Discussion: (53 comments)
Comments are closed.
A public policy blog from AEI
View related content: Carpe Diem
The chart above shows the huge college degree gap by gender for the class of 2013 (data here). Based on Department of Education estimates, women will earn a disproportionate share of college degrees at every level of higher education this year, and overall, women in the class of 2013 will earn 140 college degrees at all levels for every 100 men. Over the next decade, the gender disparity for college degrees is expected to increase, so that by 2022, women will earn 148 college degrees for every 100 degrees earned by men, with especially huge gender imbalances for associate’s degrees (162 women for every 100 men) and master’s degrees (162 women for every 100 men). It’s unlikely that any college commencement speaker will mention the significant, and growing, gender imbalances in America’s higher education system.
The huge gender inequity in higher education for the class of 2013 is nothing new — women have earned a majority of US college degrees in every year since 1981 and since then have earned an increasingly larger share of college degrees compared to men in almost every year, so that men have now become the “second sex” in higher education. Despite the huge and growing “degree gap” over the last 30 years in favor of women, there are still almost 200 women’s centers on college campuses around the country (list here), some receiving public funding, most with the stated goal of “promoting (or advocating) gender equity” and promoting “women’s success.” Here are some examples:
The University of Minnesota’s Women’s Center advances equity for women students, staff, faculty, and alumnae across identities by increasing connections for women’s success, cultivating socially responsible leaders, and advocating for organizational culture change toward excellence for all.
The University of Virginia Women’s Center educates U.Va. students in how to create change in self, community, and the world by providing programs and services that advocate gender equity.
The Duke University Women’s Center is dedicated to helping every woman at Duke become self-assured with a kind of streetwise savvy that comes from actively engaging with the world. We welcome men and women alike who are committed to gender equity and social change.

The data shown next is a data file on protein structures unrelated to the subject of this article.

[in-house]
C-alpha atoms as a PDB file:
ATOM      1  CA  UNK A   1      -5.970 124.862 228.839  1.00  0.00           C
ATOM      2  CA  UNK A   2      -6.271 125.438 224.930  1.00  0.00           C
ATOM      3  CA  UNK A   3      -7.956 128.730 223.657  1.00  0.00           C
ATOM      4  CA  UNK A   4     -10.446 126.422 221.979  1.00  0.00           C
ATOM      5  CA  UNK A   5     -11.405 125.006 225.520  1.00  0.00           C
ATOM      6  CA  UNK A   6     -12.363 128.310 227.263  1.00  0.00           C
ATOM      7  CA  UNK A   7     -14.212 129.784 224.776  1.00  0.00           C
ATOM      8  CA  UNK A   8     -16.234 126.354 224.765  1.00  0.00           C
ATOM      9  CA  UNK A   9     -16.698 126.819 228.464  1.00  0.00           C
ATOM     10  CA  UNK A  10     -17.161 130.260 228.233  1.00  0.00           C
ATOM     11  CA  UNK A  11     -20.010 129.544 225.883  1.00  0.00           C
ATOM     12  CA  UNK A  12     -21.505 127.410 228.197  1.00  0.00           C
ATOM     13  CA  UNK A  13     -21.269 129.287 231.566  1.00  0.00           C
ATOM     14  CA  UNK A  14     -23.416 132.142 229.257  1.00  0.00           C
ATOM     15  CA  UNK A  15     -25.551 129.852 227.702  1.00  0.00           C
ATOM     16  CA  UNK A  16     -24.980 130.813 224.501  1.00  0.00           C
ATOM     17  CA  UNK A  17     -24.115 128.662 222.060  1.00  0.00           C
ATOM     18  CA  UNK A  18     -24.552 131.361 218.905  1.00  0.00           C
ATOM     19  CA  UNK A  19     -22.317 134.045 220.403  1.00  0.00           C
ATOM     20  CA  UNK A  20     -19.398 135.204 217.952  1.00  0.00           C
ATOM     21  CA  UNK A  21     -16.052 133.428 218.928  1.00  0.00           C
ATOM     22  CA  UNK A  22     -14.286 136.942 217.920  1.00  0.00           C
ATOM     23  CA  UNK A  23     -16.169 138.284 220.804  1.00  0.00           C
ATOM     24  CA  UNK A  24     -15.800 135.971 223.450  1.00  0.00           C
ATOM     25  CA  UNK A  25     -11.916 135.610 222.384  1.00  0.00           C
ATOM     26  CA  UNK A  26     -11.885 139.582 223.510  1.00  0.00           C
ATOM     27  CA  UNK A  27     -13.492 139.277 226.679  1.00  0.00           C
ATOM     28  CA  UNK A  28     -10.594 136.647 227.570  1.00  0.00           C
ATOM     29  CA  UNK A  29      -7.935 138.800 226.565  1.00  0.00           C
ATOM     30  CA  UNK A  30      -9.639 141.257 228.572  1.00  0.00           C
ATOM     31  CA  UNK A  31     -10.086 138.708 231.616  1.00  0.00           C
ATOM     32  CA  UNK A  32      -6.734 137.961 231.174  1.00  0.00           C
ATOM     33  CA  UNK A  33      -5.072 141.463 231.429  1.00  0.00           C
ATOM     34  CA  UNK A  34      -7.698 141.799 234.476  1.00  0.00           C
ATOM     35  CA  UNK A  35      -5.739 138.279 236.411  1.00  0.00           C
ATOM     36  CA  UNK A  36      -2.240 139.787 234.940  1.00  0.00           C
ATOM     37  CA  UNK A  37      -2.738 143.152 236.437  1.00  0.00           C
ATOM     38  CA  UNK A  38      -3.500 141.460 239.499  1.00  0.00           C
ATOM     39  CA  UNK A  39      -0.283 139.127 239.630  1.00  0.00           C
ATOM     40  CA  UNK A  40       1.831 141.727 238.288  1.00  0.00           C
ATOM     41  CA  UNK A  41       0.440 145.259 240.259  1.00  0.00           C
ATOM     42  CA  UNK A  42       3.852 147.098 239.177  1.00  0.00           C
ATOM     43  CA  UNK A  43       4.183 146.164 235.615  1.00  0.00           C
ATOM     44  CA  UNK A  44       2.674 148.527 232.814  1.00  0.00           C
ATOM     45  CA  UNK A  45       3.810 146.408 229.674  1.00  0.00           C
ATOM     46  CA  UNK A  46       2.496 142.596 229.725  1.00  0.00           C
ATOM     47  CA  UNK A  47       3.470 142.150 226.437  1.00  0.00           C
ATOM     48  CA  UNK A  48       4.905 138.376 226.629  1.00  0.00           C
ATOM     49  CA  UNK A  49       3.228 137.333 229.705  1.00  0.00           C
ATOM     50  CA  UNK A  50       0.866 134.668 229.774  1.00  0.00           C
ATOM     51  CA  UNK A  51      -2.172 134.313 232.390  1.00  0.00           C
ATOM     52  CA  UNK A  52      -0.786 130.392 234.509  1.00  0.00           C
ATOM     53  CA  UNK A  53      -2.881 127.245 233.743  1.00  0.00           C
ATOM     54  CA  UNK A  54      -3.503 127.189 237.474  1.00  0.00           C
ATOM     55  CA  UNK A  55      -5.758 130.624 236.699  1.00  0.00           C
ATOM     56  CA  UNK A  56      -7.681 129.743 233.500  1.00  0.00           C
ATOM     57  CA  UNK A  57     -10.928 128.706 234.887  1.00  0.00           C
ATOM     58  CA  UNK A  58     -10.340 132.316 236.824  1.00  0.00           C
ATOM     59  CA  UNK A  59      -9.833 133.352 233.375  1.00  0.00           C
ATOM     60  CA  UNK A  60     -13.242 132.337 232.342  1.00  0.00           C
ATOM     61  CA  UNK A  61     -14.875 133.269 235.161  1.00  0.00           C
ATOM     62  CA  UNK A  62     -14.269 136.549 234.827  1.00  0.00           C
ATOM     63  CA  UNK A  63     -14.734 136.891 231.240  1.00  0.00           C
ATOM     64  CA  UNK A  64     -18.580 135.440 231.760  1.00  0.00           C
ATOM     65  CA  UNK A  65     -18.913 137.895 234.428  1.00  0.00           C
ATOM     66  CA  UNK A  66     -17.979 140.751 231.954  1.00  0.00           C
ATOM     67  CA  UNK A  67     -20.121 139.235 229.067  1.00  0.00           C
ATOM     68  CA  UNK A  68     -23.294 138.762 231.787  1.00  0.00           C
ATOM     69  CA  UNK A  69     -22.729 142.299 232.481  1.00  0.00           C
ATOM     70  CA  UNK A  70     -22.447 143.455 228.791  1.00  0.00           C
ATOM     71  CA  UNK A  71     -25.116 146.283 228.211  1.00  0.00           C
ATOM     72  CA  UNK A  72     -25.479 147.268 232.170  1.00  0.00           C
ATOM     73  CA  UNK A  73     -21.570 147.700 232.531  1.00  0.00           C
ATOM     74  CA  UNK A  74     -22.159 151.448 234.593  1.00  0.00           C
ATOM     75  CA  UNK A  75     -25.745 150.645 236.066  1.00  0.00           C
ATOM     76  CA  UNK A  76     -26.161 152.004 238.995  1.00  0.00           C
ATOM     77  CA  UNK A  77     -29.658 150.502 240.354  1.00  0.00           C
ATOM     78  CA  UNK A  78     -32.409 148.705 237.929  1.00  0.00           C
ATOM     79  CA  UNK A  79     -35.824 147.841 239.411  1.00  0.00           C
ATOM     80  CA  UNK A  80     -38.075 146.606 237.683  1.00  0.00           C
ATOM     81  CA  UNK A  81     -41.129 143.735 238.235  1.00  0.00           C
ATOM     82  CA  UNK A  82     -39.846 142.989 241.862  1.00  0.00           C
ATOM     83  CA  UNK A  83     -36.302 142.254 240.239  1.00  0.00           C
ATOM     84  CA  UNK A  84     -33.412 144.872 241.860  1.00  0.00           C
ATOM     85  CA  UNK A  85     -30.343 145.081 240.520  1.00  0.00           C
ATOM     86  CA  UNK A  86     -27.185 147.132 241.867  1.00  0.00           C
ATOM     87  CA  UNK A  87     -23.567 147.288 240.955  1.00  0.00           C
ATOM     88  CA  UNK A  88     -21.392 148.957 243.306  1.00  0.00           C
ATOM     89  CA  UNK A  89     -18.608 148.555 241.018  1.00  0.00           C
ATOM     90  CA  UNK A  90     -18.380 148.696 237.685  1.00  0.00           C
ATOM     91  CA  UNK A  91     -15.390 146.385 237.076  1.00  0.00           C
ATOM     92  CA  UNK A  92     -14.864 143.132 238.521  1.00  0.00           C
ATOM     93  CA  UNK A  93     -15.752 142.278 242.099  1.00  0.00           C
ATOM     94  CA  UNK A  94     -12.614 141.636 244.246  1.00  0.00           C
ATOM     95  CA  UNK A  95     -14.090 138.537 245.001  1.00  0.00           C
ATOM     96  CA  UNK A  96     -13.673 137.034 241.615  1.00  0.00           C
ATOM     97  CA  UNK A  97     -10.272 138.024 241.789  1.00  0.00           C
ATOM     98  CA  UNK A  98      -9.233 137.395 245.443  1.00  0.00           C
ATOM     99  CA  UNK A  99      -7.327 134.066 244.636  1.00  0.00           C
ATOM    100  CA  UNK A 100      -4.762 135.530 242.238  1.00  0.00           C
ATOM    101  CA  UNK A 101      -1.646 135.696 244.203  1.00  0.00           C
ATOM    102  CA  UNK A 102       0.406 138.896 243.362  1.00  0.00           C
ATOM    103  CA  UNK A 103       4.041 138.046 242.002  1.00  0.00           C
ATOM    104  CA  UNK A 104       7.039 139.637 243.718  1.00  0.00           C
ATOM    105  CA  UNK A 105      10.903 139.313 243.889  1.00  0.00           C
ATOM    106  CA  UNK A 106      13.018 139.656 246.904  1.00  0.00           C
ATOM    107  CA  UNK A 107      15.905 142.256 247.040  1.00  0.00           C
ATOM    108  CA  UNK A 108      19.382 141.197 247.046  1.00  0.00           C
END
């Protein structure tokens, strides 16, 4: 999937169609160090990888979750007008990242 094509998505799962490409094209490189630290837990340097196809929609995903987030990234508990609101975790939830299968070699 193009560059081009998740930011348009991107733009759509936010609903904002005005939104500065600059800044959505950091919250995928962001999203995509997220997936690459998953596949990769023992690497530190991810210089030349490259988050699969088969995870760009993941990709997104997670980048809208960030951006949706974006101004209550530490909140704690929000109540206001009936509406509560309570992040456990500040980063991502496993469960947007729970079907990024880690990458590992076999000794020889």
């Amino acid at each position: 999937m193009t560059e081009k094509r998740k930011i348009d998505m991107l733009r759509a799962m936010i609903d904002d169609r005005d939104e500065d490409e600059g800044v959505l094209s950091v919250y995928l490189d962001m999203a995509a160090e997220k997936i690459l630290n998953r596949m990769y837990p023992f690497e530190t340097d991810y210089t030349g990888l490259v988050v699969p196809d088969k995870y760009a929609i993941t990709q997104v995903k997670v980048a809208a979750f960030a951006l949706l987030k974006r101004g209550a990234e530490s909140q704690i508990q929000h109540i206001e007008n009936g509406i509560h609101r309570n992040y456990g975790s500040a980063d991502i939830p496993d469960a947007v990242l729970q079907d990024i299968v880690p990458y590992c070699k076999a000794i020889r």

The mission of the University of Idaho Women’s Center is to promote and advocate for gender equity on campus and in the community through programs and services that educate and support all individuals in building an inclusive and compassionate society.
The University of North Carolina Women’s Center strives to be a leader on efforts and initiatives related to gender equity.
MP: Even though the publicly stated goal of almost every Women’s Center is “gender equity,” there seems to be a very selective concern about sex imbalances, with no concern at all about the gender inequities at every level of higher education favoring women to the point that men have clearly become the “second sex” in higher education.
Here is apparently the gender activist “logic”:
Rule A: Any outcome where women statistically represent less than 50% of a population is a case of gender inequity, sexism, and/or discrimination that must be addressed with awareness, public funding for women’s centers, legal action, regulation, legislation (Title IX), scholarships for women, etc. to correct the sex imbalances, with the ultimate goal being perfect statistical gender parity, i.e. perfect gender equity.
Rule B: Any outcome where women represent more than 50% of a population (e.g. higher education at all levels: associate’s, bachelor’s, master’s, and doctor’s degrees) isn’t really gender inequity, or at least it is gender inequity that doesn’t really count and can be completely ignored because that statistical gender disparity is a natural outcome of women being more talented and/or more highly motivated than men.
Bottom Line: Now that there’s a huge (and growing) college degree gap in favor of women and men have become the second sex in higher education, maybe it’s time to stop funding hundreds of women’s centers that promote a goal of gender equity that was achieved thirty years ago.
Comments are closed.
1150 17th Street, N.W. Washington, D.C. 20036
© 2016 American Enterprise Institute for Public Policy Research